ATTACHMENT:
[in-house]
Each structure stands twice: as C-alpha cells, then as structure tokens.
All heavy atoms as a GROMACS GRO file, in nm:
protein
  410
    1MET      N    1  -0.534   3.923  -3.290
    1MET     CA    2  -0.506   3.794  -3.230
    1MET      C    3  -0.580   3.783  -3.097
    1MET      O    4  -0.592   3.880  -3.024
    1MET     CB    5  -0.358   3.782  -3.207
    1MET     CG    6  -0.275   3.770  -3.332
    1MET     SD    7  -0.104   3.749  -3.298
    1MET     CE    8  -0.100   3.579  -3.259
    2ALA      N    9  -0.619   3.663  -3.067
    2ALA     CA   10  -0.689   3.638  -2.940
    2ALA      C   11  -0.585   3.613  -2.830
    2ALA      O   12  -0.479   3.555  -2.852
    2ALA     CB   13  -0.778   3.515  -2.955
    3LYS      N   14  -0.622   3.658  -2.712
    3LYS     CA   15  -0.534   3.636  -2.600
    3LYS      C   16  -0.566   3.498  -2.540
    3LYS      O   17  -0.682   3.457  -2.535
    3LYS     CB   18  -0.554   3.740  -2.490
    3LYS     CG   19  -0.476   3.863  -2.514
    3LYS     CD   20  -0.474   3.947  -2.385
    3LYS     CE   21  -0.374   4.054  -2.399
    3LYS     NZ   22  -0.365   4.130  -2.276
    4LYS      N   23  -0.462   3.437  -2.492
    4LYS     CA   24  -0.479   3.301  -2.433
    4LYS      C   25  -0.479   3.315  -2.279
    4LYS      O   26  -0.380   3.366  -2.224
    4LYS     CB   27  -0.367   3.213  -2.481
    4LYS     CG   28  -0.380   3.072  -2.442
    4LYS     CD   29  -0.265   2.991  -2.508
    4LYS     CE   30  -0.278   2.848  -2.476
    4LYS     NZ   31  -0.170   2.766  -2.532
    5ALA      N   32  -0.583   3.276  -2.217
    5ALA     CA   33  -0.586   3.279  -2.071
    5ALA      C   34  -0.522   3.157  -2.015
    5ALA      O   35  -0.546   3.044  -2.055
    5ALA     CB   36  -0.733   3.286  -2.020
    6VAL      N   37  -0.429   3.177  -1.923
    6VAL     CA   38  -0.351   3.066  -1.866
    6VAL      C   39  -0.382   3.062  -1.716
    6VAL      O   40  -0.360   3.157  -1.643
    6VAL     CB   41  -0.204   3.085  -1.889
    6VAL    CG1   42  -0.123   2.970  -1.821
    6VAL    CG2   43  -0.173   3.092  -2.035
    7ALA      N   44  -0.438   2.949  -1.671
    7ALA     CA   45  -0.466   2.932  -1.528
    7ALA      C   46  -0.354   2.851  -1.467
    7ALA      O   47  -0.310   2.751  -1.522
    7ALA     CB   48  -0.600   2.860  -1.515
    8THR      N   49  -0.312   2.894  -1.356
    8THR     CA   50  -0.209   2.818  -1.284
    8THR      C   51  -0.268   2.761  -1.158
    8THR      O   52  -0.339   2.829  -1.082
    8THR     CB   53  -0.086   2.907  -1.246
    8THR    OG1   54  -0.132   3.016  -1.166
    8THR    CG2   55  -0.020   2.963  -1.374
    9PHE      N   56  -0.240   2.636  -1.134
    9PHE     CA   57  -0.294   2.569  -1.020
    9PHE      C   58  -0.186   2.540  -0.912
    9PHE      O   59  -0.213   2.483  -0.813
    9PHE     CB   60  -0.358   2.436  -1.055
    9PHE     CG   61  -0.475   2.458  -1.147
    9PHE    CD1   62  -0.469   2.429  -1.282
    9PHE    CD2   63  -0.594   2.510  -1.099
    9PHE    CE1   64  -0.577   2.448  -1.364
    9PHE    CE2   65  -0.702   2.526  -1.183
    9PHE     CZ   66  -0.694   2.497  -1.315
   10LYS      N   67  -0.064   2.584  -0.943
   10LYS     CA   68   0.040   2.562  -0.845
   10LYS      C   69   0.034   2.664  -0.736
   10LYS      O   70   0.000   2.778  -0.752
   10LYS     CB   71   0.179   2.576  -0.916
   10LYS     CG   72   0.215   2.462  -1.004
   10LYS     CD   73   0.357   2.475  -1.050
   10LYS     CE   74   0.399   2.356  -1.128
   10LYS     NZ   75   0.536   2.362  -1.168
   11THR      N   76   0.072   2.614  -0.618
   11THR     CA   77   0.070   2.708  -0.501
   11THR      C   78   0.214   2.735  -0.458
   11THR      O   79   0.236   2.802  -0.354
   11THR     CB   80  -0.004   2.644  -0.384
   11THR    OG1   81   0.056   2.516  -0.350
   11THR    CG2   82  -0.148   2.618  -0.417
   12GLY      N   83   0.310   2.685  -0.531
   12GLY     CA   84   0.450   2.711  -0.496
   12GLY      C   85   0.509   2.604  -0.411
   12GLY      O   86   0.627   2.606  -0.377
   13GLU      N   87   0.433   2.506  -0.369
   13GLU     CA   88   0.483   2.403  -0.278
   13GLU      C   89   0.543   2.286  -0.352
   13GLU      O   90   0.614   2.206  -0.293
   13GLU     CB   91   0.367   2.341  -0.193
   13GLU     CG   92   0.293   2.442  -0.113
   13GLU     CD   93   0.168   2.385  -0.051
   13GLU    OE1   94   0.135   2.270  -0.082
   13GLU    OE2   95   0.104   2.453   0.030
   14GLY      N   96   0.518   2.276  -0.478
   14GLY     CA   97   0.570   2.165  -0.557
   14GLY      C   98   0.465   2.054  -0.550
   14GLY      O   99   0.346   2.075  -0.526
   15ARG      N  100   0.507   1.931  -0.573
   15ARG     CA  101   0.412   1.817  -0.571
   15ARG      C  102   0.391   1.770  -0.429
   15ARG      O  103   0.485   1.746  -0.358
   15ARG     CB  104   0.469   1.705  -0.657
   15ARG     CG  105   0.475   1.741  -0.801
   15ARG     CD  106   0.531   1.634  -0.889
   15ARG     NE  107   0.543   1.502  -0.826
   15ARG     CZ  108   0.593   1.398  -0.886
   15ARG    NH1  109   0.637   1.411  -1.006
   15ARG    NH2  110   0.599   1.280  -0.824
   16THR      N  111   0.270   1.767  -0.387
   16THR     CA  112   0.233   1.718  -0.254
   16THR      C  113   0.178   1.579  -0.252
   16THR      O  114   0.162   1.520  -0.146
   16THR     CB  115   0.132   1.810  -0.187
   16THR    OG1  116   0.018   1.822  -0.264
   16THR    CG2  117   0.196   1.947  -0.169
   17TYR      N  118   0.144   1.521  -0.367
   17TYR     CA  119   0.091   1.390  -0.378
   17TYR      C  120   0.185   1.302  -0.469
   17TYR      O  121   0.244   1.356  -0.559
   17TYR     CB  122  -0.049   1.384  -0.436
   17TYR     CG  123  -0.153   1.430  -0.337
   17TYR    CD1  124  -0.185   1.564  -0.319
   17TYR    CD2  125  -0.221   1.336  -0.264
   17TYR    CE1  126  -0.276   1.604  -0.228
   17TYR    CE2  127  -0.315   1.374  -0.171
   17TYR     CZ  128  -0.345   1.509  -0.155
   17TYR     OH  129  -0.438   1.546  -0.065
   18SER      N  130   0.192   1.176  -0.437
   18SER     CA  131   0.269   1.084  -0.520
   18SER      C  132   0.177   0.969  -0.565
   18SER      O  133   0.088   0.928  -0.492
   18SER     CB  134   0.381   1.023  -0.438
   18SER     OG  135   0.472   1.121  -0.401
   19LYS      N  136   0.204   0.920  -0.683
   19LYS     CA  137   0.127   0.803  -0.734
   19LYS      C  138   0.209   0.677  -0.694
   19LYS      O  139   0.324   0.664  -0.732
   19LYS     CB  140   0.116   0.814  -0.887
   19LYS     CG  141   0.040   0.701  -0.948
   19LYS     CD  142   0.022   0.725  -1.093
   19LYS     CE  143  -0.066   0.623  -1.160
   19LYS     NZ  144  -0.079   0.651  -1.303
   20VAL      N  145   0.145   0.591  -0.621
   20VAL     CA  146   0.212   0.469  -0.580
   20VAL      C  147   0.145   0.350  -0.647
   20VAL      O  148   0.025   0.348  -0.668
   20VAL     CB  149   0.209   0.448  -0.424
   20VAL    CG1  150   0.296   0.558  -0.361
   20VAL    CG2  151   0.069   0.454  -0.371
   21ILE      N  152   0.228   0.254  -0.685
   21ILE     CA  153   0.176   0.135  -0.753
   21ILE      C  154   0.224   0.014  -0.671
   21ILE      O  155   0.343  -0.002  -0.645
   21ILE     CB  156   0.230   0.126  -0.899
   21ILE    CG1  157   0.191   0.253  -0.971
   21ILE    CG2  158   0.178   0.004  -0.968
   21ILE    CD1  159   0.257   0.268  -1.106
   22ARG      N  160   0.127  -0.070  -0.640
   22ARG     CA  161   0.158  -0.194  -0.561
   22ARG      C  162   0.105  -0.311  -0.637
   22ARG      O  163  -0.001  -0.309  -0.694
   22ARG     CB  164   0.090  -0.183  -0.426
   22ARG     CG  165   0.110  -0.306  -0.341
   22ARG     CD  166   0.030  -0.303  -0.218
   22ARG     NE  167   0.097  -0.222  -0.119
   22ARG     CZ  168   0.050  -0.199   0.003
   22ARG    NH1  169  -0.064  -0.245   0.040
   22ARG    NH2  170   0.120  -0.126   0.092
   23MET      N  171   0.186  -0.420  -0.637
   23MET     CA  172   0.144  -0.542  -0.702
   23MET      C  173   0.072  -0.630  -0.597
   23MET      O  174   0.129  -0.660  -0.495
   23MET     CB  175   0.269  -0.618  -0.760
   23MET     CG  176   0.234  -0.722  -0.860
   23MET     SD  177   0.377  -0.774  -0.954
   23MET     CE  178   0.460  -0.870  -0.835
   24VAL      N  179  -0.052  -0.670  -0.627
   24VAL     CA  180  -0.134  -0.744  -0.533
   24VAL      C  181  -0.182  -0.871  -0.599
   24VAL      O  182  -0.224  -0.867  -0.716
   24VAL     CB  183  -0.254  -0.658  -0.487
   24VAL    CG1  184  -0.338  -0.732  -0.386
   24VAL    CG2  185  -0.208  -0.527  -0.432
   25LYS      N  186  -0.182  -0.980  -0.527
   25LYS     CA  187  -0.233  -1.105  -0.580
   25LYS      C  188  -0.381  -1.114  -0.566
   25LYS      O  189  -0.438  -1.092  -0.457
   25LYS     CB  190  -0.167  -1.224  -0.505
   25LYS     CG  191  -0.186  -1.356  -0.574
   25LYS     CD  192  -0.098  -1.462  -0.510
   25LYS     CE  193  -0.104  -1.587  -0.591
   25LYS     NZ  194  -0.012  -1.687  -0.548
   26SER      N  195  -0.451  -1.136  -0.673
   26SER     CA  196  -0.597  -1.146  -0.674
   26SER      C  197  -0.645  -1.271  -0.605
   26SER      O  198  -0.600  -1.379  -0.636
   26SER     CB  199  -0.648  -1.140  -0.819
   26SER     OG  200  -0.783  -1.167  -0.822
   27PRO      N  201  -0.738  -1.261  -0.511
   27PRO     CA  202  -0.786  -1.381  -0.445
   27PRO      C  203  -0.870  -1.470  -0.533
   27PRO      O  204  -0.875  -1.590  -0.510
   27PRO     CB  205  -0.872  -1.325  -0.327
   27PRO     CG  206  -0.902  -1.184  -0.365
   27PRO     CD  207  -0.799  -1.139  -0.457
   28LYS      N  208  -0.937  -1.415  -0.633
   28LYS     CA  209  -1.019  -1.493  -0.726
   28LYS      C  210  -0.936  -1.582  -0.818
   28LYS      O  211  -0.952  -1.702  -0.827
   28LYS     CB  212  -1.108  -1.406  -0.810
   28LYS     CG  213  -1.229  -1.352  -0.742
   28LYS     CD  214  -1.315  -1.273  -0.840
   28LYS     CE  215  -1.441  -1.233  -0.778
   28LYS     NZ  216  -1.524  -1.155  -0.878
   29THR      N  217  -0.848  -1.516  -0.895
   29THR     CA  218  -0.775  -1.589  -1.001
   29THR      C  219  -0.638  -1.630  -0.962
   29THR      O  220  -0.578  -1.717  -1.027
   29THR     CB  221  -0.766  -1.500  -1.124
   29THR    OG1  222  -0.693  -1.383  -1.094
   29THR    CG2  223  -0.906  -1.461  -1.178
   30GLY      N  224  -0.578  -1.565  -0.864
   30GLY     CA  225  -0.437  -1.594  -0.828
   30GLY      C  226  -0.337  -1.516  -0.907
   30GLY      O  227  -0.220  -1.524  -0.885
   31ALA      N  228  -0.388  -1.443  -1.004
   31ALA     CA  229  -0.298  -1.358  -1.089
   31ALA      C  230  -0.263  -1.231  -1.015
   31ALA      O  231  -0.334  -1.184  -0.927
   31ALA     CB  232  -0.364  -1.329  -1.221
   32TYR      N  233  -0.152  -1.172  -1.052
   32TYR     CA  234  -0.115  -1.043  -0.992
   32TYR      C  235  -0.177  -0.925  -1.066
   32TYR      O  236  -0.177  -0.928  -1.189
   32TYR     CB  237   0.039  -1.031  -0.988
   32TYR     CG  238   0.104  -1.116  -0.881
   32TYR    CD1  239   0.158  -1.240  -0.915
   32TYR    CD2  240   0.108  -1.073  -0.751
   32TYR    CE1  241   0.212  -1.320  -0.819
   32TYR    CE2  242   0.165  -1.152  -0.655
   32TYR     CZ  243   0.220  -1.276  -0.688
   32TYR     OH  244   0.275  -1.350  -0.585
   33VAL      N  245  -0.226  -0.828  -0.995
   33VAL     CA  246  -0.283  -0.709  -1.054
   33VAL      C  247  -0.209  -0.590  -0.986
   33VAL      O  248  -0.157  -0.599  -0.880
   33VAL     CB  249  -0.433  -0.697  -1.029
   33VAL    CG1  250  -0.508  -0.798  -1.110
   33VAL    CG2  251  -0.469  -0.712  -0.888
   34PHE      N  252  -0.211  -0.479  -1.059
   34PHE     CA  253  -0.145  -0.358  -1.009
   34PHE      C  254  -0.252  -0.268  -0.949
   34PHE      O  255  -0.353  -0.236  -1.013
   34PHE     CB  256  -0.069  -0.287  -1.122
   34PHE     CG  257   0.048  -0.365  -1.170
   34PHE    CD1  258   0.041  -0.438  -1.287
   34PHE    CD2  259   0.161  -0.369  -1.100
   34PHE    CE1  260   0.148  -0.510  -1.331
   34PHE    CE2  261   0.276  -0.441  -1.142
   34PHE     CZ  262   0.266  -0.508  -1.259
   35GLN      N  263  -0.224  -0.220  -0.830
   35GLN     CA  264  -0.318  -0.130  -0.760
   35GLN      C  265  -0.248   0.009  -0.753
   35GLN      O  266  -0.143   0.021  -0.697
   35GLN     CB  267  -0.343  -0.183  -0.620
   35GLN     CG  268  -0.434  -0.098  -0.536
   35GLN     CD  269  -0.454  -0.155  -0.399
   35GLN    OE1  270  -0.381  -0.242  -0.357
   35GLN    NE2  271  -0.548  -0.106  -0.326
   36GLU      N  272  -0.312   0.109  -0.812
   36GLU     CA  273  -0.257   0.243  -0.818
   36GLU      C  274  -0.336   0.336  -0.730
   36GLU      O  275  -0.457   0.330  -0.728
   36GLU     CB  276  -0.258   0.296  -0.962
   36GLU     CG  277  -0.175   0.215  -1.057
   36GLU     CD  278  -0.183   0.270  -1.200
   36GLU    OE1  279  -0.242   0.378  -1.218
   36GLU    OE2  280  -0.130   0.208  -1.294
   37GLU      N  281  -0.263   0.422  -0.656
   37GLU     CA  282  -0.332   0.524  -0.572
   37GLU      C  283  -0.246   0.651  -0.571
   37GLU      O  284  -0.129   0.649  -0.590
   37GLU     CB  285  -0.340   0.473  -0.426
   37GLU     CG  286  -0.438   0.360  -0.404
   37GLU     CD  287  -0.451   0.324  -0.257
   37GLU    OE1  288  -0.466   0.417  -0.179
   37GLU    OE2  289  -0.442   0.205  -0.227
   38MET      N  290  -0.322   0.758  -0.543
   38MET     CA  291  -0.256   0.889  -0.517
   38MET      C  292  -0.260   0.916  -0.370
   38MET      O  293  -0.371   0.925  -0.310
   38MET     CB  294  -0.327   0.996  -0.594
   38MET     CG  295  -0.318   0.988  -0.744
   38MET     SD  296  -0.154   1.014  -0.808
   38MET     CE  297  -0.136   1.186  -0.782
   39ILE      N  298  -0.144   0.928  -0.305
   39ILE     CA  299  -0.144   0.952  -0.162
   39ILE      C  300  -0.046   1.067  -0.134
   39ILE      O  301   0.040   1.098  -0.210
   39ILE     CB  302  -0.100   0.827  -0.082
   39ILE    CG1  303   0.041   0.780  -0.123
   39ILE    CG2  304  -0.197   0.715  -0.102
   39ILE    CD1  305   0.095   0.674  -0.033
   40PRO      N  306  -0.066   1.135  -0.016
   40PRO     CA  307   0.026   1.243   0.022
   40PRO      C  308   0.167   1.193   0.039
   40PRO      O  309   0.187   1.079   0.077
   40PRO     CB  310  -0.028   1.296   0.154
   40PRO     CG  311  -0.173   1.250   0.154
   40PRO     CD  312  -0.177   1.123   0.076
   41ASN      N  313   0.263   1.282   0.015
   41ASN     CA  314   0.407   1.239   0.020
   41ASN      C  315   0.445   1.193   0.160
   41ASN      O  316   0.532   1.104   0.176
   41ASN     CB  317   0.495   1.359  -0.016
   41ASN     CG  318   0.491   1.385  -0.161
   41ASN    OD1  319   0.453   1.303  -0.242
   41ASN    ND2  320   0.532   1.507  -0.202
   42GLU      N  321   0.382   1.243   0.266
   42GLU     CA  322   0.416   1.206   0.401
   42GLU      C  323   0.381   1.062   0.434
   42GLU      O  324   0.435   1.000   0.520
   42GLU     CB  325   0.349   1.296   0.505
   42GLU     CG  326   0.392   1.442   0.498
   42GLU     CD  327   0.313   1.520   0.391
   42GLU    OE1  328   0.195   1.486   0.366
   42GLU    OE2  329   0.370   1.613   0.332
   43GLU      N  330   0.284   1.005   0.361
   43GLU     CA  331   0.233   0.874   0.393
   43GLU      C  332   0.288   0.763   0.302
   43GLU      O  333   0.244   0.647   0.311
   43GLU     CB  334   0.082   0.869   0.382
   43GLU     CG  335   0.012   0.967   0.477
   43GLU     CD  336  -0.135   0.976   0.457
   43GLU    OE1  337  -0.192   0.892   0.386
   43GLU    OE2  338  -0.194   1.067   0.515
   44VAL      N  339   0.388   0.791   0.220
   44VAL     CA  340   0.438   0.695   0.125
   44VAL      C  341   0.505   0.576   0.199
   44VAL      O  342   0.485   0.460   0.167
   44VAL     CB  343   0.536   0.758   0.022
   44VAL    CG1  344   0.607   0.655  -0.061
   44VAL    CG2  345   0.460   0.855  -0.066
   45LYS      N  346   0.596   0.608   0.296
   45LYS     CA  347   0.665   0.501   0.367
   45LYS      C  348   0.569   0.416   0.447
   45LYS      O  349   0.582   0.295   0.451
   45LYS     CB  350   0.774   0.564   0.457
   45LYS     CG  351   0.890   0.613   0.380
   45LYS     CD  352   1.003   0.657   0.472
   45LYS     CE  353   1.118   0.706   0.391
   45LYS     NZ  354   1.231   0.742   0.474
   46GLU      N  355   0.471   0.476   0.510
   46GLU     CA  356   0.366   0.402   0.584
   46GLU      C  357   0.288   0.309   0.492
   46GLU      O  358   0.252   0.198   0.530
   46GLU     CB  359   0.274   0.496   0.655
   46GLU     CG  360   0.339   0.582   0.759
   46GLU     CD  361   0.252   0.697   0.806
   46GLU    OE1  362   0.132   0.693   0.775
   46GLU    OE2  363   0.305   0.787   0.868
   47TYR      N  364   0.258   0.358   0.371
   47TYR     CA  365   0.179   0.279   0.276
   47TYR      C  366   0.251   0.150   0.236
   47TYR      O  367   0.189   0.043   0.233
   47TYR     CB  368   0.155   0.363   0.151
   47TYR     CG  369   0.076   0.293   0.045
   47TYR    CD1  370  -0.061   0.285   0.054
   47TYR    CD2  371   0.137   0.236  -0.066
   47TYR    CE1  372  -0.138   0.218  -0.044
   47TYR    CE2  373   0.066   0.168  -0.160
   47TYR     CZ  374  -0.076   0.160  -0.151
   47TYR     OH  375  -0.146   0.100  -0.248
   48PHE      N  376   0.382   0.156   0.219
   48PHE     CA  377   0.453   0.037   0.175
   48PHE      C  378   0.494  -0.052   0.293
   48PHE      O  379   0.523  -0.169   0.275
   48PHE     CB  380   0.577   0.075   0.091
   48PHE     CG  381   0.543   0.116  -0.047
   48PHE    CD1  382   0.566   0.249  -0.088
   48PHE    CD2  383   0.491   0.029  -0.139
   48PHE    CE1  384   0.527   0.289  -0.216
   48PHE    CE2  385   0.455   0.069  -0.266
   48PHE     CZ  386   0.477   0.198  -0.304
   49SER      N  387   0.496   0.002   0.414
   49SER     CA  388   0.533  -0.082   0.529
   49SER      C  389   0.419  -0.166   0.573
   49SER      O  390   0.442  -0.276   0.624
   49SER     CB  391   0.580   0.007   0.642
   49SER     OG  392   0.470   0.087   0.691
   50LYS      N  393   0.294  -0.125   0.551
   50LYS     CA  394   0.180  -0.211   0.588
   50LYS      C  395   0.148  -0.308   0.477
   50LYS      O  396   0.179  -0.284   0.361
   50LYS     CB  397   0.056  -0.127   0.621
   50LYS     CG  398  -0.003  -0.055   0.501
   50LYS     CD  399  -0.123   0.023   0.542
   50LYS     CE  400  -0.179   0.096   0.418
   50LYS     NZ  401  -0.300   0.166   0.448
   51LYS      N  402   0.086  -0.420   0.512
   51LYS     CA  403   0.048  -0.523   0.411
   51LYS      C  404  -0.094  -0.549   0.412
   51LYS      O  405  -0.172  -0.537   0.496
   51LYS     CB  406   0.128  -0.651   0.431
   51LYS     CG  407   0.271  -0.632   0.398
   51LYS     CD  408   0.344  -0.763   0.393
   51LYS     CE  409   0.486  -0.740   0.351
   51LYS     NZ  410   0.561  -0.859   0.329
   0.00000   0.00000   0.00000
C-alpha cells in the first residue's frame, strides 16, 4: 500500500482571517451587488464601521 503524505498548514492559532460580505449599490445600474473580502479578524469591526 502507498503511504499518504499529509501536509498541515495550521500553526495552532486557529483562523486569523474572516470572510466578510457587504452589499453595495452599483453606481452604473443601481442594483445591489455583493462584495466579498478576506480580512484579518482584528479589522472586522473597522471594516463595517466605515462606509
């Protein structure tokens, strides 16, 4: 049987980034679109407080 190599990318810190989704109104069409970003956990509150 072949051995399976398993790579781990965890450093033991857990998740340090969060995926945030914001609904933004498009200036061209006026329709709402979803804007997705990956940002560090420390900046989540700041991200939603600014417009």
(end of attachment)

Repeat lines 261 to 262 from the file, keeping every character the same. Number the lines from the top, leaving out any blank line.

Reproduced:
   34PHE     CB  256  -0.069  -0.287  -1.122
   34PHE     CG  257   0.048  -0.365  -1.170